AUGUSTA, Maine (NEWS CENTER) -- The Maine Board of Environmental Protection held a public hearing to solicit input on proposed changes to the statesmining regulations.

In 2012, the Maine Legislature passed a law requiring the BEP to modernize its rules governing mining in light of renewed interest in extracting minerals and metals and complaints that the laws in place made it next to impossible to do any mining in the state.

"They were outdated. They didn't reflect current practices, and best science, best practices," explained Anthony Hourihan, director of land development for Aroostook Resources Incorporated. "Where Maine's laws were, back from the 1990s, they didn't reflect current practices and technologies and they were a barrier to any mining in this state."

Hourihan says he hopes this review will put more workable rules in place to help companies interested in doing research and exploration in the state.

"It is not about any given project," stated Hourihan. "It is about the process of getting rules in place so that potential applicants can look at projects and see if they are able to permit them in Maine or not."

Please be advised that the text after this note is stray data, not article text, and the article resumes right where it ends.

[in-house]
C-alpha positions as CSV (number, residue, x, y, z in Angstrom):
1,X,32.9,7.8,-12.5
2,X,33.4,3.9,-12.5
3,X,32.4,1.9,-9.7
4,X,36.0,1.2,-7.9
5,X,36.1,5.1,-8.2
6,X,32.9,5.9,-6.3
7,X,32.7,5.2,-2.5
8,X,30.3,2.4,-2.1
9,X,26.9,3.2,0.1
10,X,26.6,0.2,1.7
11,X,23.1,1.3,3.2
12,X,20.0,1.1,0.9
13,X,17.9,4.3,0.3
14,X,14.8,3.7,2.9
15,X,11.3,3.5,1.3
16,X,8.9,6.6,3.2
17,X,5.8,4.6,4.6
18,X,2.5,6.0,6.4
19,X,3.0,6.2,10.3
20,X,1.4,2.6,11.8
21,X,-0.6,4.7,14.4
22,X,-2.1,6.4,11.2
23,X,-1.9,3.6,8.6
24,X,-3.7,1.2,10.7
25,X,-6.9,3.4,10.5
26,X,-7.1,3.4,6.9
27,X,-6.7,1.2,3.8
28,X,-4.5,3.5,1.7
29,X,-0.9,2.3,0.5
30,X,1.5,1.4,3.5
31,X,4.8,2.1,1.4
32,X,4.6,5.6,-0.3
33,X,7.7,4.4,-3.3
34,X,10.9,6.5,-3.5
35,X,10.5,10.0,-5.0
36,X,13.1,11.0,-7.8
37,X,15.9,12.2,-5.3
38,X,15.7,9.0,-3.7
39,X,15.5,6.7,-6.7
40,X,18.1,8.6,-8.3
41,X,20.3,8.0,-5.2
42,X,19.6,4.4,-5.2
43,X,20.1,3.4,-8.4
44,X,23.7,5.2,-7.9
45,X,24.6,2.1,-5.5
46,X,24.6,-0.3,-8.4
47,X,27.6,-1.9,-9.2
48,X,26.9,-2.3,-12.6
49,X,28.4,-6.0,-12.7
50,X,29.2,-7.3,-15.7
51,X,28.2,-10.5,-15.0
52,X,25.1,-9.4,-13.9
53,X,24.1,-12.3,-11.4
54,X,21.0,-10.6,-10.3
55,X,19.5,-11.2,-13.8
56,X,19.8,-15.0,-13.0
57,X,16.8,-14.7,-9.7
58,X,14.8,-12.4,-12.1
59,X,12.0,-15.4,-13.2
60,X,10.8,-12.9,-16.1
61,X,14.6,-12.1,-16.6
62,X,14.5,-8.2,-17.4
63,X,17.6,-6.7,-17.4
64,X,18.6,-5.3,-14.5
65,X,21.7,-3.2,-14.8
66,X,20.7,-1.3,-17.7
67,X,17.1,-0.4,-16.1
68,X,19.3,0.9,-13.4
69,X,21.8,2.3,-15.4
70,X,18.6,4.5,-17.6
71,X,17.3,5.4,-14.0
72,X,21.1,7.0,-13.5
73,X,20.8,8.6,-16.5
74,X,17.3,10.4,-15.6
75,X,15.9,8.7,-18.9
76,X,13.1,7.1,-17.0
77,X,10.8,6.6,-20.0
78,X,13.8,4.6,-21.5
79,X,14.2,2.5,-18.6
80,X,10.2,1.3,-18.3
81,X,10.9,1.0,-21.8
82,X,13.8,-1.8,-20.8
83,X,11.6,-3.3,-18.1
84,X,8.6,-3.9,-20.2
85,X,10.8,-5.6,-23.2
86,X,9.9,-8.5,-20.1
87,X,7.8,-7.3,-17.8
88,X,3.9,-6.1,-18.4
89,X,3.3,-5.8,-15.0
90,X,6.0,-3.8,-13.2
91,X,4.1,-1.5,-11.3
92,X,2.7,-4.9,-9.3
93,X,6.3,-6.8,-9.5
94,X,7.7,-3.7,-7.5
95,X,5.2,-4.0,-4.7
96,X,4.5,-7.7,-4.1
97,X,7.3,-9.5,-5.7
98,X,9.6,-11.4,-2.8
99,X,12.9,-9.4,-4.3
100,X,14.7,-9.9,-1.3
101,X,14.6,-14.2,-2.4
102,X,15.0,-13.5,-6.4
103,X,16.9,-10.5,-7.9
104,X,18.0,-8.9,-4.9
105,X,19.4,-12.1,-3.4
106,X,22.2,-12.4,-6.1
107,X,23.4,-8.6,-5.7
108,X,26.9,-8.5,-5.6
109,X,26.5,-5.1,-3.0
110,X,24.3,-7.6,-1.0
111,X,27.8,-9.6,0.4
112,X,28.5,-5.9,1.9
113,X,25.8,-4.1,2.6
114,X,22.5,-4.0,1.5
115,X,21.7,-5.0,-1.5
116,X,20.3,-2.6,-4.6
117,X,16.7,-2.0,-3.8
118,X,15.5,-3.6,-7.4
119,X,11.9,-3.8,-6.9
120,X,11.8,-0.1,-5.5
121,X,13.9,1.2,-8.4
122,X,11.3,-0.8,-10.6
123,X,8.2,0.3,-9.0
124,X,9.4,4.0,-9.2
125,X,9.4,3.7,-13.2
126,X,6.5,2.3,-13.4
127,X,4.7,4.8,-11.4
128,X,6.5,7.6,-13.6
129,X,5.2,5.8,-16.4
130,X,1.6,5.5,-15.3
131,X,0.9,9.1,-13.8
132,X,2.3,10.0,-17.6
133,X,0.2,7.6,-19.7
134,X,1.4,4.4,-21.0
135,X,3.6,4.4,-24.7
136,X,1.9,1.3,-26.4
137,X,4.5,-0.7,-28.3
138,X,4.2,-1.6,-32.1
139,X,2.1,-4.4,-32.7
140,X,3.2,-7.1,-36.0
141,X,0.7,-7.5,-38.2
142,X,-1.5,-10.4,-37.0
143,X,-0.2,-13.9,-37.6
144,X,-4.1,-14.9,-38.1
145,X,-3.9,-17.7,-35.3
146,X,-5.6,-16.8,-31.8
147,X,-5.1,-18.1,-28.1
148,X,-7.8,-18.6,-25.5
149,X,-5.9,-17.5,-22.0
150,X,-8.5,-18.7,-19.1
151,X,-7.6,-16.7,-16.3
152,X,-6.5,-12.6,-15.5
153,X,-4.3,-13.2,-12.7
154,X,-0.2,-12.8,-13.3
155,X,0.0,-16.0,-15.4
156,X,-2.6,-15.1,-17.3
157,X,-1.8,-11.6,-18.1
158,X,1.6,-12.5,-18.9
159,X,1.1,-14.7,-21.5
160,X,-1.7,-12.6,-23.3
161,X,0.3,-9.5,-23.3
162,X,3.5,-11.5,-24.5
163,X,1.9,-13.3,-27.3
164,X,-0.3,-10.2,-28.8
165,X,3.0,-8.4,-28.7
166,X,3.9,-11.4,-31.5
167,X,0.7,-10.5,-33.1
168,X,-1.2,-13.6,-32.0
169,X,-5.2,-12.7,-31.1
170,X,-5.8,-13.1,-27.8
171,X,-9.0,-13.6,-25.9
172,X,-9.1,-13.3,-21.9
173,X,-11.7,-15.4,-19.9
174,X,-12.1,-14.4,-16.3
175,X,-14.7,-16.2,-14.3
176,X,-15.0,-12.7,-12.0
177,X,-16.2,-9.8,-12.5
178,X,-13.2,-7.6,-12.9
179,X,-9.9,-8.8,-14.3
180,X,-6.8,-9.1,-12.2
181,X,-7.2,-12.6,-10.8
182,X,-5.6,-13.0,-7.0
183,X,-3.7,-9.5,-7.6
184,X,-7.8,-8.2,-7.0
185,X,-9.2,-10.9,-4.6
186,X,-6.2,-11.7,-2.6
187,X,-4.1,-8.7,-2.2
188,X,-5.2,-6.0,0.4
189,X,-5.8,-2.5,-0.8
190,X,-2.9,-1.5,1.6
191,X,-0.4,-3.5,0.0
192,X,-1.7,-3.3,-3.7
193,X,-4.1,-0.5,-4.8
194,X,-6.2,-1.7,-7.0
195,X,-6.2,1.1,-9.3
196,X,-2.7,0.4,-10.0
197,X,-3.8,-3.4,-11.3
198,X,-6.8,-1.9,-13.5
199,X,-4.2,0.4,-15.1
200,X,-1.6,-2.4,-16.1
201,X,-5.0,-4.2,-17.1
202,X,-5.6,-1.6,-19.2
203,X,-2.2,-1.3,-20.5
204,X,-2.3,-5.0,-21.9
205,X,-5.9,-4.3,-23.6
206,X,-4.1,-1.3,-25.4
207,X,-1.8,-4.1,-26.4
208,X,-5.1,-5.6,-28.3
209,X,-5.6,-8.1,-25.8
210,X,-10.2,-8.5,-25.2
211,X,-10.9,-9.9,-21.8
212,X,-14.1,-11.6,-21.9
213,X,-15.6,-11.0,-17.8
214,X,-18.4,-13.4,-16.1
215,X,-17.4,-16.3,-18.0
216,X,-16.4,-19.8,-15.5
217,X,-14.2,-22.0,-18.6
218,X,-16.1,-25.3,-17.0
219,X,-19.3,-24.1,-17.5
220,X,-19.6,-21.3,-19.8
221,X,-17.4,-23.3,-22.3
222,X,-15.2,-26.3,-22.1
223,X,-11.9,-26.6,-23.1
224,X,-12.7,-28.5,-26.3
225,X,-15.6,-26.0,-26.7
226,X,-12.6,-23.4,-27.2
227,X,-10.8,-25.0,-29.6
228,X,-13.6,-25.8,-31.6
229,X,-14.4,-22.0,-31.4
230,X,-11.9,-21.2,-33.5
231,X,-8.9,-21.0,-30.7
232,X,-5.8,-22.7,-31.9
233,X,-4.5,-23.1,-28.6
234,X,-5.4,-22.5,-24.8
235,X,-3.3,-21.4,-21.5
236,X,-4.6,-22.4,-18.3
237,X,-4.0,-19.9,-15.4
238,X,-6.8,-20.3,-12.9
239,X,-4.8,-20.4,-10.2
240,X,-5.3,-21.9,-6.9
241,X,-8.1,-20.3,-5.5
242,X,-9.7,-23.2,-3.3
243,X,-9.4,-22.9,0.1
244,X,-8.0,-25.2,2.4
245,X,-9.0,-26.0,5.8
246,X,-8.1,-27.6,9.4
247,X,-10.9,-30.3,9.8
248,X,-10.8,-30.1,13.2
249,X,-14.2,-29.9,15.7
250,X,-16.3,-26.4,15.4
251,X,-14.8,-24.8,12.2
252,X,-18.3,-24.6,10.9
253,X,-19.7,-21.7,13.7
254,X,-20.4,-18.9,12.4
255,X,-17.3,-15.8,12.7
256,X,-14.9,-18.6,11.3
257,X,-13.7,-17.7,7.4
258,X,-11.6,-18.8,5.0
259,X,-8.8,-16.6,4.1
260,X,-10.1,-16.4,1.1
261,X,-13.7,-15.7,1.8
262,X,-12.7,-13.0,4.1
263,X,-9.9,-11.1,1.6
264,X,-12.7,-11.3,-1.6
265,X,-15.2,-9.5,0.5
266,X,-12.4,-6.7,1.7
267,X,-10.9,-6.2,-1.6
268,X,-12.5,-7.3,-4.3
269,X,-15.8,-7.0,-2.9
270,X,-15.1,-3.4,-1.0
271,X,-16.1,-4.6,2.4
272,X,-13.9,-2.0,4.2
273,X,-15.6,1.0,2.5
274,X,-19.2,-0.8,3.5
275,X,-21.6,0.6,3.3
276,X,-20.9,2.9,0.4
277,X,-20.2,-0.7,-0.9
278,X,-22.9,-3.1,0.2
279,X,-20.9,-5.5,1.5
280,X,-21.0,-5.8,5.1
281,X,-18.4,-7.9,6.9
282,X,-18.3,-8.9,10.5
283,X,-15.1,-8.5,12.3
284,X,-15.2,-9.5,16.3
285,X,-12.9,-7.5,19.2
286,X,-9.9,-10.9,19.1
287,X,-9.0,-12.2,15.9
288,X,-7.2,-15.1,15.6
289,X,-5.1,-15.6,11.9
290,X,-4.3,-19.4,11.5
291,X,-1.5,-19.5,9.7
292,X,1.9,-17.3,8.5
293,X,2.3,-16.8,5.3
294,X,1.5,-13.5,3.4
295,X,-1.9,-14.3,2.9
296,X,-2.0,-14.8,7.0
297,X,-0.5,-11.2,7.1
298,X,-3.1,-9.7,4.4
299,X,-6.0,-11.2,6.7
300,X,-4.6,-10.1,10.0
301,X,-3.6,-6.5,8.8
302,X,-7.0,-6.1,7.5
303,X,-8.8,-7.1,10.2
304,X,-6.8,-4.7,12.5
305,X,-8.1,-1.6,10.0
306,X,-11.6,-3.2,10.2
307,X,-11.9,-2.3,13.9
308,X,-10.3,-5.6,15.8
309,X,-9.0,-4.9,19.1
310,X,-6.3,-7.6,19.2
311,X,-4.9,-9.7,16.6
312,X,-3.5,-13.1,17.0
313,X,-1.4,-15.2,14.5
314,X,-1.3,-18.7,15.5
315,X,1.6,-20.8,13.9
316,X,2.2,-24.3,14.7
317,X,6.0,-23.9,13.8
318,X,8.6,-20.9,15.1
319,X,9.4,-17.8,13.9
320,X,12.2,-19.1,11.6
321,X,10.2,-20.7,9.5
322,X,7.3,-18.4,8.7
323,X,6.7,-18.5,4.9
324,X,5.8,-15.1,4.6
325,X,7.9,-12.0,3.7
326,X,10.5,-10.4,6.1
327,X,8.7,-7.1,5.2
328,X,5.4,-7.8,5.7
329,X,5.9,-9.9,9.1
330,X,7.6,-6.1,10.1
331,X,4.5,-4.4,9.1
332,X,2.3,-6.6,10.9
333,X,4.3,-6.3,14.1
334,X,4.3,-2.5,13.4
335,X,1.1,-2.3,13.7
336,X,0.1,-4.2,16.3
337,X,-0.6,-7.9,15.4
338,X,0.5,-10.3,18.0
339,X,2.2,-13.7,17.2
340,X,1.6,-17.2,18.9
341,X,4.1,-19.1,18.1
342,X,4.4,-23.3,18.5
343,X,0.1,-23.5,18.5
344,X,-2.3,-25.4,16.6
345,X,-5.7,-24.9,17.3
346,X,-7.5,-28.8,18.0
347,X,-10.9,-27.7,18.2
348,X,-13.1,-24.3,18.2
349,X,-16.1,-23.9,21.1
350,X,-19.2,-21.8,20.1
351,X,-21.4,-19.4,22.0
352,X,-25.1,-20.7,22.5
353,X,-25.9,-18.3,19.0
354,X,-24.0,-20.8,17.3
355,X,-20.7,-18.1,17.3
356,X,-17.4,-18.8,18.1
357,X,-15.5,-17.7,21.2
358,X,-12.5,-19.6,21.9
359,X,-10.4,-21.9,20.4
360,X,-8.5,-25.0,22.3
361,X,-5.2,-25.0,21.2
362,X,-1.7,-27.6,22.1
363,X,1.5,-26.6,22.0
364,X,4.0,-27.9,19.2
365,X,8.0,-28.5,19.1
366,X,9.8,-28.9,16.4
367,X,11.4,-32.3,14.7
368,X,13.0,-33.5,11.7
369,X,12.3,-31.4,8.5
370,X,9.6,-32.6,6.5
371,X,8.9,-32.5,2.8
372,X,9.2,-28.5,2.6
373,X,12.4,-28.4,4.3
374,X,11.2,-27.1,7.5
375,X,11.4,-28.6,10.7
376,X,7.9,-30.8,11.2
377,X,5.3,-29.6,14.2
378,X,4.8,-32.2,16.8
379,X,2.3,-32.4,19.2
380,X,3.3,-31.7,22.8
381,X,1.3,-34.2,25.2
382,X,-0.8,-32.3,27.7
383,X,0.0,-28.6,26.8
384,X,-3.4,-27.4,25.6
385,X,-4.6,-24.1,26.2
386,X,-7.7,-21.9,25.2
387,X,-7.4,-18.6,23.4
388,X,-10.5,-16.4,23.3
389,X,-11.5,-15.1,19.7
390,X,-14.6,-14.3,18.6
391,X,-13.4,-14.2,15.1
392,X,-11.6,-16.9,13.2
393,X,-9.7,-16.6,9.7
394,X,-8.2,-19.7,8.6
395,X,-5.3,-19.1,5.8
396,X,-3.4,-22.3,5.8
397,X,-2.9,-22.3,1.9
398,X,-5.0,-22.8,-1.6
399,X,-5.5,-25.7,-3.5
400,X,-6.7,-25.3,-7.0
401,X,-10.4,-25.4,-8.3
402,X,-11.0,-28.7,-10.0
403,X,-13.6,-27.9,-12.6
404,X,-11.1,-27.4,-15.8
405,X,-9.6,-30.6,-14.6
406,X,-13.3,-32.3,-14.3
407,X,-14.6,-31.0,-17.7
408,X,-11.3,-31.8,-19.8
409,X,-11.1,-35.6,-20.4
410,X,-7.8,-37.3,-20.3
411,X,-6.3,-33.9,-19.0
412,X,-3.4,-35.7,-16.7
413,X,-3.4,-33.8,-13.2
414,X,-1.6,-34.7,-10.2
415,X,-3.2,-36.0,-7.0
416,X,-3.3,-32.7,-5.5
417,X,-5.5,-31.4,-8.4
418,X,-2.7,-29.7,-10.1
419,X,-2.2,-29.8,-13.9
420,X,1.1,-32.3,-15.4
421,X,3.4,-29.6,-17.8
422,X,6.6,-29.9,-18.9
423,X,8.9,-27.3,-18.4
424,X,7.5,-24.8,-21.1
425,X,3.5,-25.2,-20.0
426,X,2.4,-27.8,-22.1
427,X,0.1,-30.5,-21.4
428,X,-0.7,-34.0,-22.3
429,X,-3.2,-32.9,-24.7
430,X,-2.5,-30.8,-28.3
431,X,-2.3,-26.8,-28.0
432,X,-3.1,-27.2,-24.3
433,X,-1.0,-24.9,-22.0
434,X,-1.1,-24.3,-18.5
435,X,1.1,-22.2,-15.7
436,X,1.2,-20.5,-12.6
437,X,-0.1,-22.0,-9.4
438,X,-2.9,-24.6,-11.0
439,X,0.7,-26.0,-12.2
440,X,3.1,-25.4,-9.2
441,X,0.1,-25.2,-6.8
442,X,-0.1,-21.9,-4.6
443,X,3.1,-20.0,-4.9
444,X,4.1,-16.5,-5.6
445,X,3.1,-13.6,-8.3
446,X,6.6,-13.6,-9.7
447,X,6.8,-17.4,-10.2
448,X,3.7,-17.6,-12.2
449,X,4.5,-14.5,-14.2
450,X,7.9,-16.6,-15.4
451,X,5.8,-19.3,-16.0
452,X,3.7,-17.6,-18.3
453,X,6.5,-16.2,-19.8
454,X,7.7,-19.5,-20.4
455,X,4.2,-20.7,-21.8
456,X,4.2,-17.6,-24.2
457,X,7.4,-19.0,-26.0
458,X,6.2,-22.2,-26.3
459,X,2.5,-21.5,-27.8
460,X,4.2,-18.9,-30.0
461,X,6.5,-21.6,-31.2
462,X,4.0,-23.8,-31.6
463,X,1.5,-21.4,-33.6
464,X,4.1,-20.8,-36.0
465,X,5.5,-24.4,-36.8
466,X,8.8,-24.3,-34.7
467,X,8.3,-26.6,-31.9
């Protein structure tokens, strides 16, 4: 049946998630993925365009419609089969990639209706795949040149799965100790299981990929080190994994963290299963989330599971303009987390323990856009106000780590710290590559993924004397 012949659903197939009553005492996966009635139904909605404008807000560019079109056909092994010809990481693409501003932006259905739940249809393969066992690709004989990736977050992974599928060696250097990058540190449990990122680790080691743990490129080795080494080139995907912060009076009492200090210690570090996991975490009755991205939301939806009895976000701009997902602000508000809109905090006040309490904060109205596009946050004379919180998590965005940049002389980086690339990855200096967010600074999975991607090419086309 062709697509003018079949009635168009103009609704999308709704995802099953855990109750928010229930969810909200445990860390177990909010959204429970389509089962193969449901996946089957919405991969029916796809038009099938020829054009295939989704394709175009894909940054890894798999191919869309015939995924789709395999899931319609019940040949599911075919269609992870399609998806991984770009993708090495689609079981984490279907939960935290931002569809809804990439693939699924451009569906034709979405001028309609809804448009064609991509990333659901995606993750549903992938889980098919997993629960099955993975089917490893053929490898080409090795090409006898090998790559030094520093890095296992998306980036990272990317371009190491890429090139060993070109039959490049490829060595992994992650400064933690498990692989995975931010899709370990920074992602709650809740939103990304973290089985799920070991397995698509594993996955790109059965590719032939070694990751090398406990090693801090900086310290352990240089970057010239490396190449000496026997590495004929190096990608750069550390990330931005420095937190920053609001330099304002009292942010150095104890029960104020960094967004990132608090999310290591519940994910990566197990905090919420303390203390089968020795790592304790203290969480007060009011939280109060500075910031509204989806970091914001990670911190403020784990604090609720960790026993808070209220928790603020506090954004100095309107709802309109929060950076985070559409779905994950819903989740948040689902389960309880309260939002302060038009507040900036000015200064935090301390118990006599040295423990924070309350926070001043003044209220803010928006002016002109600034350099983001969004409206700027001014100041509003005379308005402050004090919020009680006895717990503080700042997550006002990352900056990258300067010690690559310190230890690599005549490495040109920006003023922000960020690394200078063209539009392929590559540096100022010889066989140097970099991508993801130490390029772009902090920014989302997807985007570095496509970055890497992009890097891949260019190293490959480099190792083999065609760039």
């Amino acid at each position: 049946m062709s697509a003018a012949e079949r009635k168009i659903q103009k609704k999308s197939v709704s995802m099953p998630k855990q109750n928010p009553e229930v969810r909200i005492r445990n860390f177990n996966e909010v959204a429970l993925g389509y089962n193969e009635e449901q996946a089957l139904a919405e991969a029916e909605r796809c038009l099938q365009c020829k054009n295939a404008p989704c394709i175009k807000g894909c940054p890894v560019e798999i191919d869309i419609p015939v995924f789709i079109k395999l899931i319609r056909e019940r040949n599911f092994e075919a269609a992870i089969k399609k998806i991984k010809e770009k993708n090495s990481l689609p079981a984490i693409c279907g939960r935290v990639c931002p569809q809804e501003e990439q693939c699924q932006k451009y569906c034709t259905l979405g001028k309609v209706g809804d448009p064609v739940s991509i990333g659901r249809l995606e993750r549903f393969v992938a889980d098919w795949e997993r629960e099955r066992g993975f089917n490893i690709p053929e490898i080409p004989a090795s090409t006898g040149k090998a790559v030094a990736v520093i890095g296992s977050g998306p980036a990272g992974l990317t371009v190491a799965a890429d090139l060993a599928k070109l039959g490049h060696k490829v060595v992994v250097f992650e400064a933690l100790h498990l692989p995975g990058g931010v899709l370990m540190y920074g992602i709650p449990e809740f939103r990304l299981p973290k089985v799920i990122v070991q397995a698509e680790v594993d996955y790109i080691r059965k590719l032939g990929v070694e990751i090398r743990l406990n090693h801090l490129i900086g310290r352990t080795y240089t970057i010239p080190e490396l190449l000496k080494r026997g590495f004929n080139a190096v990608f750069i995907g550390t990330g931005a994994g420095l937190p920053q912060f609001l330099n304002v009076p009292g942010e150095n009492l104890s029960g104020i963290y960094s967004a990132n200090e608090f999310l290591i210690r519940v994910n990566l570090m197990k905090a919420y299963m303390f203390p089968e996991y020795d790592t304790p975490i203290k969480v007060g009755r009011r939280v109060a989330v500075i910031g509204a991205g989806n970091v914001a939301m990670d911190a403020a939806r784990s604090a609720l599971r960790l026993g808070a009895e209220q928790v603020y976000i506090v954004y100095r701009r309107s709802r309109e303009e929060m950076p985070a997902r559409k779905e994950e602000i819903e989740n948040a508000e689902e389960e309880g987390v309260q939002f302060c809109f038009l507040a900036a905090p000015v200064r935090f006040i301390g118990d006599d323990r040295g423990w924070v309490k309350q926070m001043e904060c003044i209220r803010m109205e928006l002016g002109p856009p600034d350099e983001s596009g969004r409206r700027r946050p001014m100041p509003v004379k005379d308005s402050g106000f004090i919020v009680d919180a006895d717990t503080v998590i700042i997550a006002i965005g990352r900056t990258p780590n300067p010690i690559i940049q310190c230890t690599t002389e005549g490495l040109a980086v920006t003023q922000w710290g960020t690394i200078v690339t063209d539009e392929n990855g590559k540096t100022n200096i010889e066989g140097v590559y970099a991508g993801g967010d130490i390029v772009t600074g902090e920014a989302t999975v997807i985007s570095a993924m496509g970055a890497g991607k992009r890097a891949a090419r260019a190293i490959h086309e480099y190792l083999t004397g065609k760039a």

"These proposed changes are greatly weakening the previous rules that we have had since the 1990s," Said Nick Bennett, staff scientist for the Natural Resources Council of Maine. "They will allow much more extensive pollution of groundwater, and that in turn will lead to pollution of Maine's surface water."

He believes these proposed rule changes are not strict enough and could potentially lead to problems down the road.

"We are saying that if mining is going to happen in Maine, we had better learn from all the mistakes that have happened here and across the country," explained Bennett. "And there a lot of those mistakes."

The Maine Board of Environmental Protection will be soliciting testimony until October 28th. From there, they will issue their findings and deliver their recommendations to the legislature.

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